I don't know what came over me, but the words just came out of my mouth. It was 1966 and I was in the third grade at Fenton Elementary School in the Pittsburgh suburb of McKees Rocks when my friend Diane casually told our teacher, Mrs. Shaw, that someone had tried to lure one of her brothers into his car. For whatever reason, perhaps because I noticed the attention Diane's statement generated, I blurted out that the same thing had happened to me - and suddenly the attention shifted. My mother was called as were the police. I provided a name (R. Ziegler) and a license plate number. No one thought it peculiar that a 9-year-old child was savvy enough to notice a license plate number, or that a kidnapper would reveal his last name.
In response a stakeout was organized. For a week a police officer sat in an unmarked car parked in a driveway on my block and I was instructed to walk home from school, alone, down the alley. I realized this was spiraling out of control but I was too scared to admit the truth. A few months later after it appeared my lie was dead and buried, we were in church when my mother saw the name Ziegler in the church bulletin and pointed it out to me. Thankfully, that would be the last time my fabricated story was mentioned.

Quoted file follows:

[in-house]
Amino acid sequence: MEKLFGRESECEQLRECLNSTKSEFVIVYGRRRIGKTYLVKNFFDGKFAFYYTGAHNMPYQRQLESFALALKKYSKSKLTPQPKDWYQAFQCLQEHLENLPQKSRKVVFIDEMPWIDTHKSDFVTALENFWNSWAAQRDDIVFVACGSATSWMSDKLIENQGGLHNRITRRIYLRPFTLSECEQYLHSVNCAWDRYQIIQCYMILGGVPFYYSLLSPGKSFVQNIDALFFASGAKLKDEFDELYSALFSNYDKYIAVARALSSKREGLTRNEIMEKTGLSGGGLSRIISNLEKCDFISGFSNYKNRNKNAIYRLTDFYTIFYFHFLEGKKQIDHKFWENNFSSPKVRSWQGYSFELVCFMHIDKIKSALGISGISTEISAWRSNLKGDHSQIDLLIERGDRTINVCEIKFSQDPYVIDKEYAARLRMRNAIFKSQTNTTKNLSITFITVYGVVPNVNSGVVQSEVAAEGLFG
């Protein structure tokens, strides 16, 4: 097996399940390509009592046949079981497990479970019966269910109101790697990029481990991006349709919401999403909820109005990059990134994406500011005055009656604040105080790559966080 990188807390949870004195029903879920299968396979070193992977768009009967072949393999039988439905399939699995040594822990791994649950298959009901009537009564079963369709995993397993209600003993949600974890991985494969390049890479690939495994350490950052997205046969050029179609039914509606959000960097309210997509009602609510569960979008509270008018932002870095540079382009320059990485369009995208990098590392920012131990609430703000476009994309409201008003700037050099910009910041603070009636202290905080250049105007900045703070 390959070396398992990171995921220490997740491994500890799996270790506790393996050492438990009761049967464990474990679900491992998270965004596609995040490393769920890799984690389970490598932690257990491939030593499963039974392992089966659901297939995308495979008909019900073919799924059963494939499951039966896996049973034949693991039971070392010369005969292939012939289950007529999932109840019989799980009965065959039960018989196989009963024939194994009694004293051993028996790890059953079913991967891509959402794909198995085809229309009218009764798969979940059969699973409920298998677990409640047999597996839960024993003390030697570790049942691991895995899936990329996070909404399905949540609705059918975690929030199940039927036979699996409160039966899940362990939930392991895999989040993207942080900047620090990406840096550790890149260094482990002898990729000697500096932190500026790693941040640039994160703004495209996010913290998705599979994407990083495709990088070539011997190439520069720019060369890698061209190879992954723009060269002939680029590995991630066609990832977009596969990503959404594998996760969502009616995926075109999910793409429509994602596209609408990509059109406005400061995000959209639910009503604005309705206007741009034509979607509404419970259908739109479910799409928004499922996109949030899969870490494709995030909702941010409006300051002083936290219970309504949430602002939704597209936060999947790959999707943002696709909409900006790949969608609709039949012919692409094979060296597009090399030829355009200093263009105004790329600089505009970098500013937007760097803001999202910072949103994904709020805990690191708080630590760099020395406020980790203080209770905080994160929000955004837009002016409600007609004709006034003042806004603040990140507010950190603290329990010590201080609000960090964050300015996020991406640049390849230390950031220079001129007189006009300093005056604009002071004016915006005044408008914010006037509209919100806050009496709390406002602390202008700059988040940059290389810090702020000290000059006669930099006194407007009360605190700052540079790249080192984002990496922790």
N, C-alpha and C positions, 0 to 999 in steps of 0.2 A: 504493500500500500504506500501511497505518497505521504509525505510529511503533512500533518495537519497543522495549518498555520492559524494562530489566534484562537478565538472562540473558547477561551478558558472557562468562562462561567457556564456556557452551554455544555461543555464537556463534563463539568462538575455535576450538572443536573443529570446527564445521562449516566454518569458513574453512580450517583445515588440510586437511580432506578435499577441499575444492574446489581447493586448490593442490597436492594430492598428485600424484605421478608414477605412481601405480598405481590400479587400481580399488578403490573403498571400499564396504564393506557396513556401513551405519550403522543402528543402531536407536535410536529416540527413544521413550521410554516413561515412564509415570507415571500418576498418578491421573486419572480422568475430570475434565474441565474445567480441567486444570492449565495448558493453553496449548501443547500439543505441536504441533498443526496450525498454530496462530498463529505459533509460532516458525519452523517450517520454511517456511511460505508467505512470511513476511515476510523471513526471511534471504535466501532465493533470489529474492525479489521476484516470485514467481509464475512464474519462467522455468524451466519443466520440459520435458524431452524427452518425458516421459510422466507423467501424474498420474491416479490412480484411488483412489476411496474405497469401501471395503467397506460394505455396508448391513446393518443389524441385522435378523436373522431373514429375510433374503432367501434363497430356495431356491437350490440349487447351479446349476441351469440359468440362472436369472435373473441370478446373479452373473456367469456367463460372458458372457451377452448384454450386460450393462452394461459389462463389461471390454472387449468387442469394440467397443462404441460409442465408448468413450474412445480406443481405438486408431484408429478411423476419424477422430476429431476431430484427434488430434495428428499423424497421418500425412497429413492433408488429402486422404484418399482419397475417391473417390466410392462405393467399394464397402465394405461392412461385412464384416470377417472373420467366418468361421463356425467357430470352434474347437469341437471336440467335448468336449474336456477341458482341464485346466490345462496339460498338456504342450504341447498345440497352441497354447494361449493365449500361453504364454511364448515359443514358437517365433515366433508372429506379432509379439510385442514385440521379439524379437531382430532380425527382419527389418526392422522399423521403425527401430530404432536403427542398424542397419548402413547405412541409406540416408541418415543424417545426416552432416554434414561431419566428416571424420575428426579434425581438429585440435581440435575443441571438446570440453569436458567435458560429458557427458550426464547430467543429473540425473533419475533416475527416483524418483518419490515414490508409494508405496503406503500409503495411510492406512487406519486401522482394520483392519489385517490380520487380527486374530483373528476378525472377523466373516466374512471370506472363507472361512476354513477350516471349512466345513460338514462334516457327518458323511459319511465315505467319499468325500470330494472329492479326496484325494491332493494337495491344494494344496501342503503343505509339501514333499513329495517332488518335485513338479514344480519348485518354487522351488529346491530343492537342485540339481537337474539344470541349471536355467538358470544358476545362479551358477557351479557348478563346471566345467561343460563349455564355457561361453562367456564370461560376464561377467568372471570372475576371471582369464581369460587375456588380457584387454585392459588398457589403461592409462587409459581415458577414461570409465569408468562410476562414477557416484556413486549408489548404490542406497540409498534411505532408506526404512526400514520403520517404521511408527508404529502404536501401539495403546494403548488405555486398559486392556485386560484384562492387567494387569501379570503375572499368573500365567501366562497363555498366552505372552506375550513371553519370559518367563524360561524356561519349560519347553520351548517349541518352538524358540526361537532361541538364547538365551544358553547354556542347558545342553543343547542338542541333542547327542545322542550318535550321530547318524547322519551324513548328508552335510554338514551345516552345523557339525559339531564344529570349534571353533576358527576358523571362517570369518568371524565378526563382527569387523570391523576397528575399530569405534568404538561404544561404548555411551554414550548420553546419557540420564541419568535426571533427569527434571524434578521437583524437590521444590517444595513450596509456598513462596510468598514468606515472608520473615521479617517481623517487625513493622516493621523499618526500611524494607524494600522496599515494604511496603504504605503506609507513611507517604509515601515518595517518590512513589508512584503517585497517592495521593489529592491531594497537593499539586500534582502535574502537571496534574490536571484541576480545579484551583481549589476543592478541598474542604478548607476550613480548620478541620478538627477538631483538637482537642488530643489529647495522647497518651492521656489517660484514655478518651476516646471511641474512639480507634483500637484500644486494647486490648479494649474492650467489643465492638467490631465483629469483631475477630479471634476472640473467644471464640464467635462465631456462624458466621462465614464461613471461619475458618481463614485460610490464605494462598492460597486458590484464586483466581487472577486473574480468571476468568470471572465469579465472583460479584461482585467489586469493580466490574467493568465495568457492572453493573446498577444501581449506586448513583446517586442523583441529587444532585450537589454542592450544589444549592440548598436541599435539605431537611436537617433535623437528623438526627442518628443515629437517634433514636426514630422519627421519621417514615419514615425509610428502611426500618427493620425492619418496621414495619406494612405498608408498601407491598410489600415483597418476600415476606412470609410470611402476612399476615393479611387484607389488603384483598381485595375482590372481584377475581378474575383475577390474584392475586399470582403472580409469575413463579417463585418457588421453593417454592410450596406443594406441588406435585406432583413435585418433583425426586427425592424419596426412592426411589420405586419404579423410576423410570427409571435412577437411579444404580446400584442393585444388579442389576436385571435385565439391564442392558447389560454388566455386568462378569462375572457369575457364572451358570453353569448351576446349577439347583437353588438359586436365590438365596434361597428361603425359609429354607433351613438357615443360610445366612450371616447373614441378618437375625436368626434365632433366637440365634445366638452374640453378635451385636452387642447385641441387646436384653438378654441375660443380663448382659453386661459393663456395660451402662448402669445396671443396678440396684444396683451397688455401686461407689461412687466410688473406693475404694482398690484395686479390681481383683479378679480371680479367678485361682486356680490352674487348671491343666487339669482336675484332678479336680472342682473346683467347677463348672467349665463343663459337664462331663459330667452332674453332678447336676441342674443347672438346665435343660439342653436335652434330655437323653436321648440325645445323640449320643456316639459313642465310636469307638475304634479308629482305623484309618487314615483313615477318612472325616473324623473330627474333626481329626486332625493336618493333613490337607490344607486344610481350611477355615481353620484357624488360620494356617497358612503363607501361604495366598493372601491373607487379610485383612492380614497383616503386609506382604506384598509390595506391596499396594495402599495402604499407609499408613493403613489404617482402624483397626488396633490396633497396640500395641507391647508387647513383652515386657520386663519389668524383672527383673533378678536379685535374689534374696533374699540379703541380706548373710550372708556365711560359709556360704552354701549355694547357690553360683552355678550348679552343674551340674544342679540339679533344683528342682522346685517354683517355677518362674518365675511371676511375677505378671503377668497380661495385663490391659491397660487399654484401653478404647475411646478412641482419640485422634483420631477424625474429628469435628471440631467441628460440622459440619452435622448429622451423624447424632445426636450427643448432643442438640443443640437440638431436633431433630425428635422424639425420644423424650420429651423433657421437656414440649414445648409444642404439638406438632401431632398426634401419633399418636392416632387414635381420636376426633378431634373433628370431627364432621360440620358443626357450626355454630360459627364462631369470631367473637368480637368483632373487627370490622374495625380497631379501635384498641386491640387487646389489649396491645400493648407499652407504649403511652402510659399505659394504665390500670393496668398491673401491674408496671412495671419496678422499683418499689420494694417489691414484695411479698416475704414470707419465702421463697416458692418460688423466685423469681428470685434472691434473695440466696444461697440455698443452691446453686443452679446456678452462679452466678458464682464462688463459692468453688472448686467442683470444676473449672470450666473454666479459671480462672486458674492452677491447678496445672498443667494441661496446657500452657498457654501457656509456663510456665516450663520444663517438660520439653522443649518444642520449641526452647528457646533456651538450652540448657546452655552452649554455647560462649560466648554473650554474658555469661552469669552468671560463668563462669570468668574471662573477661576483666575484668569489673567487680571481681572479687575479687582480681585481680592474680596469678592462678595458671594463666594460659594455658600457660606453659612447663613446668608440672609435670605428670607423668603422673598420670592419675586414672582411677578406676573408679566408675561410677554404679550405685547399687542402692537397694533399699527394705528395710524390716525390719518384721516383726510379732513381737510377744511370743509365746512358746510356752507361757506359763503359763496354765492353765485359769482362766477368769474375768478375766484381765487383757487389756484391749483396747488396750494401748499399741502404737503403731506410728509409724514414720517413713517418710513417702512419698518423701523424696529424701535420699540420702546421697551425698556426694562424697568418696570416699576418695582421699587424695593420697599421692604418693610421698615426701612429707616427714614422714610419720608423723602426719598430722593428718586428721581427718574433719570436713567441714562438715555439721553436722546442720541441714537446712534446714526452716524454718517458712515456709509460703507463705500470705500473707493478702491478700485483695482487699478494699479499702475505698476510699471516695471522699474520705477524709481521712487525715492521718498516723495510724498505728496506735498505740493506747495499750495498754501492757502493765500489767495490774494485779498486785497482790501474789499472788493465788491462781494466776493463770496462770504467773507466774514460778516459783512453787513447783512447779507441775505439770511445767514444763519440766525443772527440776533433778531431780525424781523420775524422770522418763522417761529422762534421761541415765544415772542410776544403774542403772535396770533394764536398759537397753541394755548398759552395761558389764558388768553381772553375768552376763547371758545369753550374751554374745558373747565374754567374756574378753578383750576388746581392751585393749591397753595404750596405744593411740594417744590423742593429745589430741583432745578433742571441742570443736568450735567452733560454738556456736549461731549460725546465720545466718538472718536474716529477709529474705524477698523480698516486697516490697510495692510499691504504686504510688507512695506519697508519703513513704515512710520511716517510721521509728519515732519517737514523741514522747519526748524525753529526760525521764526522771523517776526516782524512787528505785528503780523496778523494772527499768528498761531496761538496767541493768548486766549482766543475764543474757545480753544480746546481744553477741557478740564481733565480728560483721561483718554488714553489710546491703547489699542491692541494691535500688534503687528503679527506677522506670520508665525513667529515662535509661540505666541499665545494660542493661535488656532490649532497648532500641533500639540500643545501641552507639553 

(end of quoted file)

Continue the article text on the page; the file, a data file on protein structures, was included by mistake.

My lie went undiscovered for about a dozen years. But then, as a sophomore at Penn State, my American History class was given an assignment to write a personal history. In mine I decided to come clean and reveal my fabricated kidnapping attempt. Then four years later, after I had moved to New York, my parents were going through my things as they packed them away and they came across my project. Of course, they were stunned at what they read. (They also discovered literature that suggested I was gay.)
Although my troubling fabrication didn't become a Crucible-like witch hunt, my first-hand experience made me very skeptical of accusations made by a child.